Top general won’t apologize for remarks on gays

March 13, 2007 at 3:09 pm Leave a comment

WASHINGTON (CNN) — The top U.S. military officer, Marine Gen. Peter Pace, doesn’t plan to apologize for telling a newspaper that homosexuality is immoral, his senior staff told CNN on Tuesday.

Pace, chairman of the Joint Chiefs of Staff, told the Chicago Tribune on Monday that he supports the “don’t ask, don’t tell” policy banning openly gay people from serving in the U.S. armed forces.

The general also compared homosexuality to adultery — behavior that is prosecuted in the military, he said.

“My upbringing is such that I believe that there are certain things, certain types of conduct that are immoral,” Pace told the Tribune. “I believe that military members who sleep with other military members’ wives are immoral in their conduct.”

Pace also told the paper, “I believe that homosexual acts between individuals are immoral, and that we should not condone immoral acts.

“So the ‘don’t ask, don’t tell’ [policy] allows an individual to serve the country … if we know about immoral acts, regardless of committed by who, then we have a responsibility.

“I do not believe that the armed forces are well served by saying through our policies that it’s OK to be immoral in any way, not just with regards to homosexual acts,” the Joint Chiefs chairman said.

“So from that standpoint, saying that gays should serve openly in the military to me says that we, by policy, would be condoning what I believe is immoral activity,” he added.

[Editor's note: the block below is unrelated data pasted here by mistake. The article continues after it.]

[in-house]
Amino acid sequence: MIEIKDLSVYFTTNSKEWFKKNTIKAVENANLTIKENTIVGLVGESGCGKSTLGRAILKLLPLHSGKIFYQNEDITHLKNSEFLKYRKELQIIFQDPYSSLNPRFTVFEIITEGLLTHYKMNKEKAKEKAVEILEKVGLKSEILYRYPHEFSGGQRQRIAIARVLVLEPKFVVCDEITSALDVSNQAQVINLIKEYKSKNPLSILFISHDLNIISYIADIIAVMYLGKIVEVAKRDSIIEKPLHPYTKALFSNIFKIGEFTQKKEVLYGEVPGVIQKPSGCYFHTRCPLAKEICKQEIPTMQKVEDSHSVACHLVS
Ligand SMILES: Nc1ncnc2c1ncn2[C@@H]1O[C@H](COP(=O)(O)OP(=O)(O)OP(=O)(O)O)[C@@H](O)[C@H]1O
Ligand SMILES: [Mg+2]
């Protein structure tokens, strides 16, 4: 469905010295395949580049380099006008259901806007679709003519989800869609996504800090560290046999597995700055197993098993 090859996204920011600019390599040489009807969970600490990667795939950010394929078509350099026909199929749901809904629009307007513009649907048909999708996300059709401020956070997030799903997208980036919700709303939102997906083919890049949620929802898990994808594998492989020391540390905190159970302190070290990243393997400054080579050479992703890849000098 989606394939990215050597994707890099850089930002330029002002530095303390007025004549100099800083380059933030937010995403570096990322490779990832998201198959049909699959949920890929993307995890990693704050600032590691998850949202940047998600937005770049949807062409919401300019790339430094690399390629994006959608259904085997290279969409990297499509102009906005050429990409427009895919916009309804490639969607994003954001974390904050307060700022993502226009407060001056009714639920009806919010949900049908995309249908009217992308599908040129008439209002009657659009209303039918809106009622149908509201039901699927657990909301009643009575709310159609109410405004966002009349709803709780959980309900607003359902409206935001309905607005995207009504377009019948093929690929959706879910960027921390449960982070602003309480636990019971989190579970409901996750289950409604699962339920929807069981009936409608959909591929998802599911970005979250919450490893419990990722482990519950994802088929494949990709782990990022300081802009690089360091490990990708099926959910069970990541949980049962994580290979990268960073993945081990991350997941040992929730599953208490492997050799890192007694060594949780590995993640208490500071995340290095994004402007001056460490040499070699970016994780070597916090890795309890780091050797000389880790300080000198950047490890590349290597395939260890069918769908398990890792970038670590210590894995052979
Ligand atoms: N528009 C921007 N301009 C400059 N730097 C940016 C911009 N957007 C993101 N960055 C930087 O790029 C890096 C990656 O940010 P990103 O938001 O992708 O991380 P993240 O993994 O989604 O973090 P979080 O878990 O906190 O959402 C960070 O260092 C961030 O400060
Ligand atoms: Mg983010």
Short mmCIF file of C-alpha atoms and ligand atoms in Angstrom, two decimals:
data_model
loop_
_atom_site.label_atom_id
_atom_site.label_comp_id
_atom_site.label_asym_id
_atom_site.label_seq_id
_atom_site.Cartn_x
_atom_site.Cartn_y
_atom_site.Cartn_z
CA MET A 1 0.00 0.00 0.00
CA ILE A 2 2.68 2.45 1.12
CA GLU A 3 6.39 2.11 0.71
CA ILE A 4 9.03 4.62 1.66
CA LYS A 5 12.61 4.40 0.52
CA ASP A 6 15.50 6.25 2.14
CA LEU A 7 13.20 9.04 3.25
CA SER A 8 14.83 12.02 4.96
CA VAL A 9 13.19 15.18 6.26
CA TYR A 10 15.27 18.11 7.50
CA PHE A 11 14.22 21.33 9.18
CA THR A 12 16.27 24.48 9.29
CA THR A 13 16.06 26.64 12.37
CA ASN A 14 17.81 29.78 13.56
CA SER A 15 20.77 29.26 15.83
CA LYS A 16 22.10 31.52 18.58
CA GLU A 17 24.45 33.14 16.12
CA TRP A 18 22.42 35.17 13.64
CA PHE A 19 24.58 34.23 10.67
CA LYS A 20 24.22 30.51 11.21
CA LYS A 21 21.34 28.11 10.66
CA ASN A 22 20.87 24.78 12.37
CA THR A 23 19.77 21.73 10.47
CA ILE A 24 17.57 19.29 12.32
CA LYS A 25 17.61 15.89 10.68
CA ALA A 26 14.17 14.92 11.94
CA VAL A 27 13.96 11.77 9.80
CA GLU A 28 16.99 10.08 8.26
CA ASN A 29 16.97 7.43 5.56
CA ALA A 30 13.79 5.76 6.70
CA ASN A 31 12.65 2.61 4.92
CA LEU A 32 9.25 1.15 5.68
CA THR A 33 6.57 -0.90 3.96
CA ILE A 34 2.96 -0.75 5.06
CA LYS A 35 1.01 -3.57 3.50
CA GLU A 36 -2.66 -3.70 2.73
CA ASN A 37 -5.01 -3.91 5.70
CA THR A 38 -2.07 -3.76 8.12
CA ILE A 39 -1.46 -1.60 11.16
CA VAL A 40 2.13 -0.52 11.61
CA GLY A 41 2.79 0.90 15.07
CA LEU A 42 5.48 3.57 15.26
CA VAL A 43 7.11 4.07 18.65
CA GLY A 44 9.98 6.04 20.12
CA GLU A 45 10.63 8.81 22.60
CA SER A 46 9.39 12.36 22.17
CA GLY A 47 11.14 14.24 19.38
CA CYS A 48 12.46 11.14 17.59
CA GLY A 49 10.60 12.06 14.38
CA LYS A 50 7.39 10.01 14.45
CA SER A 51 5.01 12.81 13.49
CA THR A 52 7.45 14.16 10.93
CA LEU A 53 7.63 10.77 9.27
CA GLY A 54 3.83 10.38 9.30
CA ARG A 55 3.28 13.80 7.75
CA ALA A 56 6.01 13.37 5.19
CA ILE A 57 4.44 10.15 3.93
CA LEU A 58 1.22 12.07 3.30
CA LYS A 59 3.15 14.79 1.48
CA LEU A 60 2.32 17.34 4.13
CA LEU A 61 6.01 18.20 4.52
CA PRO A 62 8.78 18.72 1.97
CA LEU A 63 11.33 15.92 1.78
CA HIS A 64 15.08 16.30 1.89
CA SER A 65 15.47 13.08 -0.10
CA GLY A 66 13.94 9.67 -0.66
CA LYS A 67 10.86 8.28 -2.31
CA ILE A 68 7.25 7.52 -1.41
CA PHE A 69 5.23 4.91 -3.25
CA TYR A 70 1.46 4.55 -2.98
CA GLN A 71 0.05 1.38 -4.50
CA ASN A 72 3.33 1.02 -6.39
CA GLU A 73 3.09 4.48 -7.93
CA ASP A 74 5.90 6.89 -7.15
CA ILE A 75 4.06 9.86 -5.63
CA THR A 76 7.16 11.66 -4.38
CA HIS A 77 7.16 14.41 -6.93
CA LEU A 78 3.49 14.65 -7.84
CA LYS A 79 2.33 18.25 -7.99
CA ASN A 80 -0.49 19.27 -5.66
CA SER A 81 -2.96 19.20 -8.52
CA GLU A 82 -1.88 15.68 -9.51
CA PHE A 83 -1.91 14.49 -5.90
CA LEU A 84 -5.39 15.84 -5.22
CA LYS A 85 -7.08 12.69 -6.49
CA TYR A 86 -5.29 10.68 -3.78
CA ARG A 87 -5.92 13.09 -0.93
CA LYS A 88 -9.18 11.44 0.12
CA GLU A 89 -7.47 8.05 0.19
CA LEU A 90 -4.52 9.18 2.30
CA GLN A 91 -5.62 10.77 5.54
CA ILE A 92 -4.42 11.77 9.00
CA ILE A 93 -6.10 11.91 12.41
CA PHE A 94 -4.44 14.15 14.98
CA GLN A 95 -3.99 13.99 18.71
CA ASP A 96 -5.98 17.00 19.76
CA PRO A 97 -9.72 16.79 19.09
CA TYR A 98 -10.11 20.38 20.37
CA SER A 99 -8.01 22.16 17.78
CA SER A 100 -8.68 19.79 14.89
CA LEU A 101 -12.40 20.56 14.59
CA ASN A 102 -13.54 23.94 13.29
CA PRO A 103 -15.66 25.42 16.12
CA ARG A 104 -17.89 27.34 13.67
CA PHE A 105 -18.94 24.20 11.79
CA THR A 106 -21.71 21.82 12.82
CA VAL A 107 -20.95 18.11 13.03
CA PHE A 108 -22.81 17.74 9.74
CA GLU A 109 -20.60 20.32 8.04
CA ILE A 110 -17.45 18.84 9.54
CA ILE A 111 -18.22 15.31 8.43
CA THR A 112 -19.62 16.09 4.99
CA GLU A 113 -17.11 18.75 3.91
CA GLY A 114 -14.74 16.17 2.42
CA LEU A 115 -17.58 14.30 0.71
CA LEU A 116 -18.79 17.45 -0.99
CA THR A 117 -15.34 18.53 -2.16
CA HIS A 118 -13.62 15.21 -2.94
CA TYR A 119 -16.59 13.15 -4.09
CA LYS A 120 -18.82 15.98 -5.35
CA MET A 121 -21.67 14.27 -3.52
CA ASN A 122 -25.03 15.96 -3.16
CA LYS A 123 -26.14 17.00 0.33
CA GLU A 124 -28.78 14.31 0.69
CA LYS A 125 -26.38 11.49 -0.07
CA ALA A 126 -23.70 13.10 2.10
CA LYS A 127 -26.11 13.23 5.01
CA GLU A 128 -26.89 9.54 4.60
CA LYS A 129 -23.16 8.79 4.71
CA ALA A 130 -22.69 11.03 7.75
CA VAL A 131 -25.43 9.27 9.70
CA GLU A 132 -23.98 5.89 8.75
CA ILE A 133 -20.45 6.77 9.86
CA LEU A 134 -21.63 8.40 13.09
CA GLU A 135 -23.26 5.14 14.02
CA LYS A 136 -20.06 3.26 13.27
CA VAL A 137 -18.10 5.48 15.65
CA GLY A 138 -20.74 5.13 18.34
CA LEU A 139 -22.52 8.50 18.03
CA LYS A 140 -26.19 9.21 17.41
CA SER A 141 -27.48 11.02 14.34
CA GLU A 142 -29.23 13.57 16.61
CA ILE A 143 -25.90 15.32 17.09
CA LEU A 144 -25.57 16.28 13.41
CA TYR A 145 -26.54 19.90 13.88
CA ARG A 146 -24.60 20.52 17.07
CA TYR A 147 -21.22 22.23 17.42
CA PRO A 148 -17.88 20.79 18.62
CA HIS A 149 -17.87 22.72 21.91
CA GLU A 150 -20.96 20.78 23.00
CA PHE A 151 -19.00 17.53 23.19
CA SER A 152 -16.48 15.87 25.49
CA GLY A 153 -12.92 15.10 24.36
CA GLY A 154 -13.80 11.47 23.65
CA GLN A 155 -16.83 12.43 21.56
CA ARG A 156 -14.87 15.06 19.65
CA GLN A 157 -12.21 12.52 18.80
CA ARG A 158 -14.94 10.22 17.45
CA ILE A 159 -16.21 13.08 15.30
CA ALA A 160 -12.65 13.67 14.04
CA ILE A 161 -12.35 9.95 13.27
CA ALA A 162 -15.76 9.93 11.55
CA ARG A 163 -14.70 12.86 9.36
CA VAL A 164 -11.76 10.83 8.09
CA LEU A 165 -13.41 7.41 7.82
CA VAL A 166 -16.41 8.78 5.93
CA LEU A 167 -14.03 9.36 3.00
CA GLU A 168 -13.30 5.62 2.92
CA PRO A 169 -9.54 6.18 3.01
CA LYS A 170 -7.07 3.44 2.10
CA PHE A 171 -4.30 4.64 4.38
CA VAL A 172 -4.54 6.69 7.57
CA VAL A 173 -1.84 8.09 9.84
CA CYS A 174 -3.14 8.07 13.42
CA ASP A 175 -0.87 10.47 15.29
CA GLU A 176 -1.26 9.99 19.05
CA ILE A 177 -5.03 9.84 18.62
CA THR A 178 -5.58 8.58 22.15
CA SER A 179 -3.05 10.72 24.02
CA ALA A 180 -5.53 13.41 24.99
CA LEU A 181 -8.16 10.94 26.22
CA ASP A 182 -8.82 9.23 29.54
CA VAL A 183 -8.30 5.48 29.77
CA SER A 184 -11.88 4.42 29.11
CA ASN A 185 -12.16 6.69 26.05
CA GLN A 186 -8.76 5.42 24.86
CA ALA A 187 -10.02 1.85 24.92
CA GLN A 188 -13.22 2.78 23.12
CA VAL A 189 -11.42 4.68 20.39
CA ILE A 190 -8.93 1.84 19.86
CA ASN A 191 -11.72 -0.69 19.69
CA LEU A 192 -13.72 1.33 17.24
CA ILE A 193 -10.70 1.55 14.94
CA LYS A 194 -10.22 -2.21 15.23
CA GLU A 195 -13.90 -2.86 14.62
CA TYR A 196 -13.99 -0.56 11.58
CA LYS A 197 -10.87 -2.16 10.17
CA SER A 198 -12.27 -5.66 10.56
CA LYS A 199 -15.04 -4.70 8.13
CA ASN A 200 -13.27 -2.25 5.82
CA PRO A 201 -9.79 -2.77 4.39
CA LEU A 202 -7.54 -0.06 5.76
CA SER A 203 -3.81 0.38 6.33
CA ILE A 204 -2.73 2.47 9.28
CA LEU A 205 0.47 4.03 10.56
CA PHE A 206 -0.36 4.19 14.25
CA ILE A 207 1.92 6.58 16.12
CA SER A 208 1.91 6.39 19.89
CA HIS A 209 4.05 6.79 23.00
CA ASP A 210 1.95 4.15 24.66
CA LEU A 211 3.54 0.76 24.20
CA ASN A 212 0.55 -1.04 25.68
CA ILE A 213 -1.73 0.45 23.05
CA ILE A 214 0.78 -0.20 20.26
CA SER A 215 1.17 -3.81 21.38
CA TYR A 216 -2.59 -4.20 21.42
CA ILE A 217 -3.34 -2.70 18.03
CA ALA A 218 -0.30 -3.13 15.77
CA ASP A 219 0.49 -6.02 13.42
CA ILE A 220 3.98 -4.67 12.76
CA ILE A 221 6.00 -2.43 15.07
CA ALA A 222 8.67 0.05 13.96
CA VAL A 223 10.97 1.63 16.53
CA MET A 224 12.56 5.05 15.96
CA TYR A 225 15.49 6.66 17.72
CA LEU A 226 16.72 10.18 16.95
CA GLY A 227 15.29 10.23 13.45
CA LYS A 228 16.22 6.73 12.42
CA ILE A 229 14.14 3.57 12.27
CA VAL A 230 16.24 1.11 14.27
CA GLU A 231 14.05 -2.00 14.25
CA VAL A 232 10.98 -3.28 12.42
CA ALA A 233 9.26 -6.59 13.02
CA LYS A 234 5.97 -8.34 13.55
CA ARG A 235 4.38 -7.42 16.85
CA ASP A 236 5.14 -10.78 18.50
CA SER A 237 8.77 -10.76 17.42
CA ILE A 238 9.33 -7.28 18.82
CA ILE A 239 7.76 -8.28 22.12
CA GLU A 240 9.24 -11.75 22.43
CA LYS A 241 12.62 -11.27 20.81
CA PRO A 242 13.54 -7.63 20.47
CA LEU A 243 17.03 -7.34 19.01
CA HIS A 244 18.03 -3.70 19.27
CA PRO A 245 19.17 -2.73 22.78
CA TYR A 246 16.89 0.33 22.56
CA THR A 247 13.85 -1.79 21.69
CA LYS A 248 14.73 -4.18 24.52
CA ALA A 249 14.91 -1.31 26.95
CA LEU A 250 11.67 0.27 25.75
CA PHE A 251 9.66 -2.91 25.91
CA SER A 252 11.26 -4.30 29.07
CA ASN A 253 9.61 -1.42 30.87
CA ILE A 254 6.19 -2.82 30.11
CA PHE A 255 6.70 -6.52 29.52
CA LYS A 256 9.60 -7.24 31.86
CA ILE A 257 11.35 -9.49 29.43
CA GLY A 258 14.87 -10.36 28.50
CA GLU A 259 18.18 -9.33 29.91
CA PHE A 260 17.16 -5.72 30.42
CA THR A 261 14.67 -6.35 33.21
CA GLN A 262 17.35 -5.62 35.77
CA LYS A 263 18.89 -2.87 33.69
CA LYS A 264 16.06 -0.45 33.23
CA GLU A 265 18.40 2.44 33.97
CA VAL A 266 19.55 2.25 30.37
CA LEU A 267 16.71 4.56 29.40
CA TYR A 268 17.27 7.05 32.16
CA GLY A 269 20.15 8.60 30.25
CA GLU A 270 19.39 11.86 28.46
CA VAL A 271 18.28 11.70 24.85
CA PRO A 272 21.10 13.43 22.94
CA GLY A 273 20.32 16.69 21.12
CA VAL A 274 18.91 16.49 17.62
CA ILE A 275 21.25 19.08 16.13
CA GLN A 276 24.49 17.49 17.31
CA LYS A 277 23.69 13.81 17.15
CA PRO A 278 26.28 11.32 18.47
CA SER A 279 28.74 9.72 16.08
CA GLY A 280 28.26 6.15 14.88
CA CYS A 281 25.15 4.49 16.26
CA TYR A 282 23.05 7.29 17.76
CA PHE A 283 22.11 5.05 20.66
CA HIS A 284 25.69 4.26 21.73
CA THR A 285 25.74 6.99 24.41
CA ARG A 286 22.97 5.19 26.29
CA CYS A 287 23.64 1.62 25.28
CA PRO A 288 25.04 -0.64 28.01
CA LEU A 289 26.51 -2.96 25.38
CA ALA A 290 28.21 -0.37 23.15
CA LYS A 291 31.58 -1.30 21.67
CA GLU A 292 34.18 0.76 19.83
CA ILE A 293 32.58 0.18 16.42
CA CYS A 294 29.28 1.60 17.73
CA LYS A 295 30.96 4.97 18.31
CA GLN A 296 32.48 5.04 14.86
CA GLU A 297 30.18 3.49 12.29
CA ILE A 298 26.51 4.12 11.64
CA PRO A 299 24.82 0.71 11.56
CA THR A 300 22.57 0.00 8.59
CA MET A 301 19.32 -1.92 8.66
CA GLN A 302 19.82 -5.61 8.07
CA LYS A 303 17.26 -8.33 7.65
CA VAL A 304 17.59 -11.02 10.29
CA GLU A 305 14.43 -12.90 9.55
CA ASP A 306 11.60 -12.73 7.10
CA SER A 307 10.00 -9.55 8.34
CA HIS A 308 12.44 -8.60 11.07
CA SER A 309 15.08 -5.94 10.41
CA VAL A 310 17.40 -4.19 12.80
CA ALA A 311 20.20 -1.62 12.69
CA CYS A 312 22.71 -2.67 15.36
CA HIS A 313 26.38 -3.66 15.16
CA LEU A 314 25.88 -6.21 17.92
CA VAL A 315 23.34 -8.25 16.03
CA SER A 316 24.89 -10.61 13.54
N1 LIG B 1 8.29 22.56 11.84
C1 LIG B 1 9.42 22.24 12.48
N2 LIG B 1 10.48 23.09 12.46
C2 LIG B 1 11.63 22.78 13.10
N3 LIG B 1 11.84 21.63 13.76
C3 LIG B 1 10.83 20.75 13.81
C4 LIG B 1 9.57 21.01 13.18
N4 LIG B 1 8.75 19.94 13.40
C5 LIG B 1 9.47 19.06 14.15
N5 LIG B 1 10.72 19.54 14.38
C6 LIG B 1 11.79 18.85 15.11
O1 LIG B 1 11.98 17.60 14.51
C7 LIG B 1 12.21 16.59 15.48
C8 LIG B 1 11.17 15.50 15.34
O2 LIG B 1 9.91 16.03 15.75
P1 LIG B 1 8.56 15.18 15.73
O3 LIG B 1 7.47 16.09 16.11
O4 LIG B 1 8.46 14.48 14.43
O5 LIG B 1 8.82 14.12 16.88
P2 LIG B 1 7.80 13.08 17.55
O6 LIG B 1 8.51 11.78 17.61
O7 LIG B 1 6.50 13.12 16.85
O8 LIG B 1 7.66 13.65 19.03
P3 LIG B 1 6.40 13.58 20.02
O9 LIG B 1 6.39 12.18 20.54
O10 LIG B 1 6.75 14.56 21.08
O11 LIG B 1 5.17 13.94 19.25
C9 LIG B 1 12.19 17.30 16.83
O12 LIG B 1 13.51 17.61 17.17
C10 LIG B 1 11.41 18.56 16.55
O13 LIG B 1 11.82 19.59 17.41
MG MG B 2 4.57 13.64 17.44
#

Advocacy group: Pace should apologize

The Servicemembers Legal Defense Network, a nonprofit group that represents military personnel affected by the “don’t ask, don’t tell” policy, demanded Tuesday that Pace apologize for his remarks.

“Gen. Pace’s comments are outrageous, insensitive and disrespectful to the 65,000 lesbian and gay troops now serving in our armed forces,” said C. Dixon Osburn, the group’s executive director. “Our men and women in uniform make tremendous sacrifices for our country, and deserve Gen. Pace’s praise, not his condemnation.”

The statement added, “It is inappropriate for the chairman to condemn those who serve our country because of his own personal bias. He should immediately apologize for his remarks.”

Asked if Pace would apologize, his senior staff members said the general stands by his statements as an expression of his personal opinion, and he has no intention of apologizing.

President Clinton signed the “don’t ask, don’t tell” policy into law in 1994. The military has supported the policy, citing its belief that homosexuality is detrimental to good order and discipline in the armed forces.

CNN’s Barbara Starr contributed to this report.

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